Tuesday, August 17, 2010

What Lies Beneath - The Potential of Embedded Software Hidden in the Net Neutrality Debate

The recent announcement from Google and Verizon has brought Net Neutrality back into the public spotlight. From a branding and marketing perspective, it's probably worth a look at the broad negative reaction to Google and why there isn't the same sense of outrage about Verizon. However, rather than exploring that topic, I want to dive deeper look into the technology and point out some deeper areas that this issue touches.

NPR did a quick clip on Net Neutrality the other morning. One thing that always drives me crazy is when reporters characterize the regulation as something that network providers "might do". They like to characterize the whole thing as, "sometime in the future, network providers may use traffic management techniques to provide you with a paid version of the HOV lane so that you can watch Hulu without packet loss." Or they characterize it as, "those kids downloading files on Bit Torrent are crowding your Internet tubes and slowing you down -- we're gonna make'em pay extra for using up your tubes!" What they never mention is that providers use traffic management and manipulation now -- and there are no laws that prevent them from doing that.

The real impact of this manipulation is much broader than simply lag time when accessing high-bandwidth services. The easiest example might be with a service like Skype. Imagine a world where your carrier decide that Skype is a threat to a key profit center -- like long distance. Why not block the service (as AT&T initially did with the iPhone app on their 3G networks)? But perhaps complete blocking would be too obvious and gather to much public outrage. Suppose that they simply selectively degrade the service, making it appear to perform poorly or interrupt calls so that you're experience using the product makes you think that it sucks?

How To Personalize a Bad Experience
Several month back, I published links to a Techcrunch series that they called "Scamville". One aspect of that series that might be overlooked is a technique used by "Scammy" advertisers to avoid getting their ads shut down. What they did was look at the location that the IP address and then filter to block scammy ads from appearing to users from areas where the ad auditors might be.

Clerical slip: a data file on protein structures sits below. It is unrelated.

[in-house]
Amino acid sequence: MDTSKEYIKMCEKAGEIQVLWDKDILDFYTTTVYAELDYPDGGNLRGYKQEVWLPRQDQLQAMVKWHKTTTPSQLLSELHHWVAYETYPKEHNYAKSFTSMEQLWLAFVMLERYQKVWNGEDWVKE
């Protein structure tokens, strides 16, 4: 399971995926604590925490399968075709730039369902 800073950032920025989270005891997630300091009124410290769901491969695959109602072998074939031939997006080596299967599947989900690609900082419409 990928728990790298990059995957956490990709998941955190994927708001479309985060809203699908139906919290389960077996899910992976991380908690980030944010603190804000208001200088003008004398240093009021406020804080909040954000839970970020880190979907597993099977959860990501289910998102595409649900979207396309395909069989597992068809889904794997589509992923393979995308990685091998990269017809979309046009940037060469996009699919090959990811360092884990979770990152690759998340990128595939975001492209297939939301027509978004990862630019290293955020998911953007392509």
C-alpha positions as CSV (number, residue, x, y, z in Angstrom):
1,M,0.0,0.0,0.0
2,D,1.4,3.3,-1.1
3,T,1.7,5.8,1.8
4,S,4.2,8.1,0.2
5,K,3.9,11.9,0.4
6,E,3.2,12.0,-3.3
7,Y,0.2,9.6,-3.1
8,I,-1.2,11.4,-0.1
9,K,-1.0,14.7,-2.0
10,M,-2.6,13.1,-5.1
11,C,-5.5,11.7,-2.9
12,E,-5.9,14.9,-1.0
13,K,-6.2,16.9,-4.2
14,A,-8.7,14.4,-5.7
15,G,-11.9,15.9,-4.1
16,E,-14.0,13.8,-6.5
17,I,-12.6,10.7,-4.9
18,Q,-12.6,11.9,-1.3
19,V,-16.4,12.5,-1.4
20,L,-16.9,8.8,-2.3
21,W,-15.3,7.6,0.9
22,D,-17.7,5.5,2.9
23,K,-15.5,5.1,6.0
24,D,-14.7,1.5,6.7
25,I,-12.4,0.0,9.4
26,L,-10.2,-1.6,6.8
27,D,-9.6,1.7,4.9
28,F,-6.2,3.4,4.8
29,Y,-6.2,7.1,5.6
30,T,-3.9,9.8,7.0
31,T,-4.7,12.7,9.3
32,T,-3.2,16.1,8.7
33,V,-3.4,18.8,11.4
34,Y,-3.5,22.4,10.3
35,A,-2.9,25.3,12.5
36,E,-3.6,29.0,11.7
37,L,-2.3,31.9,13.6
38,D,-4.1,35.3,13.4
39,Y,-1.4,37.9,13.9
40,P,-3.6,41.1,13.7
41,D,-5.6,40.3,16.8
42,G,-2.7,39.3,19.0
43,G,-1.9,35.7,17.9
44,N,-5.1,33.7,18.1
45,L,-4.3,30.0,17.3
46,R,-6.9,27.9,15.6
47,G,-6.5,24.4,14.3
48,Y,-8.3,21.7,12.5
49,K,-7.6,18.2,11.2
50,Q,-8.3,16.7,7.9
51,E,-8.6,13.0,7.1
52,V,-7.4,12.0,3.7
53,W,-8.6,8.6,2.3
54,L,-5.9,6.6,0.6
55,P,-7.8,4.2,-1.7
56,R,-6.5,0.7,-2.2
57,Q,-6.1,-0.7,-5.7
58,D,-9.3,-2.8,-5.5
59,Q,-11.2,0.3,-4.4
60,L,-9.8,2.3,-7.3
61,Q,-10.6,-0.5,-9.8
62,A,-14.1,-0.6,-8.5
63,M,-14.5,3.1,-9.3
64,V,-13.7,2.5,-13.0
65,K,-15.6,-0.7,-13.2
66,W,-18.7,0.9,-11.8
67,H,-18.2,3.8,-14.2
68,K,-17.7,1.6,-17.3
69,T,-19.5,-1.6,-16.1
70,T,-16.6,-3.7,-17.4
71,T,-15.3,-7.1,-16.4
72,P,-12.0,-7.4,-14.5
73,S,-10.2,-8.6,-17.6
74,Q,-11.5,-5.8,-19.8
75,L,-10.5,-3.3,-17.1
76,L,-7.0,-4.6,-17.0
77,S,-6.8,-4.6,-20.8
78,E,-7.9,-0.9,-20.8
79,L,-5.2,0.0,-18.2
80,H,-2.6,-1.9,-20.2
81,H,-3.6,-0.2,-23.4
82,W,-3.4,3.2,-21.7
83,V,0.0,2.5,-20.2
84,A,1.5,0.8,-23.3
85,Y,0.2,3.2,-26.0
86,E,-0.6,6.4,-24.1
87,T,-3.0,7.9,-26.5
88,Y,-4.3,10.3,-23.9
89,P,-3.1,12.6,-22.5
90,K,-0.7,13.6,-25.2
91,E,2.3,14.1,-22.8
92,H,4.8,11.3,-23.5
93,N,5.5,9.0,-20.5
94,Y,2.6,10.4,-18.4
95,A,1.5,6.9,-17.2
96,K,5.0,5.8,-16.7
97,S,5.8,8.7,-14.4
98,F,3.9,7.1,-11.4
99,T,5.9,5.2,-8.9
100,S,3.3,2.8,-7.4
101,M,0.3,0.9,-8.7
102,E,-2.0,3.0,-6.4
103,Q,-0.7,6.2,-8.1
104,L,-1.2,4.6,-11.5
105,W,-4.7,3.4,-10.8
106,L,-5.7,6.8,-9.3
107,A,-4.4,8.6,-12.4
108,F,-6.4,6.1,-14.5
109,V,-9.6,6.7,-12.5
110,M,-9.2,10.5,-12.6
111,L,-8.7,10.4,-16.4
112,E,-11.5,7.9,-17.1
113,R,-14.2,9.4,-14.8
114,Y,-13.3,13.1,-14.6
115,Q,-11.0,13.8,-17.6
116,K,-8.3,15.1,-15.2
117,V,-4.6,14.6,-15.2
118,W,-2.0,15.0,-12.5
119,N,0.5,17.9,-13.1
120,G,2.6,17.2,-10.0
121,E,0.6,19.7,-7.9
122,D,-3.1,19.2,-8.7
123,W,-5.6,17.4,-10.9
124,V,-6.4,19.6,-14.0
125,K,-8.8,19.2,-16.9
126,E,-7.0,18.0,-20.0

People often underestimate how much the software that's running the device shapes their perception of the device. In our simple approach to understanding complex technology, we often look at sophisticated devices like our cable TV receiver or our broadband modem and imagine it working like a toaster -- you turn it on, it starts working. In reality, modern electronic devices conduct sophisticated communications back and forth between the unit and it's home base.

Take DSL signaling as an example. Back in the days when I worked in the DSL industry, there was one company that made a chipset that was widely adopted as the industry standard. DSL signaling requires that the chips in the phone company equipment speak the same language as the chips in the modem. When some other companies tried to make interoperable equipment, they often found that, while it was possible to mimic the market-leading chipset for a short period of time, the market-leader's chipsets could 'figure out' that there wasn't a matched chipset on the other side and would then reduce the performance of the connection. This is part of the reason why you can't just use 'any old modem' on your broadband connection and your network provider gets to decide what hardware will work.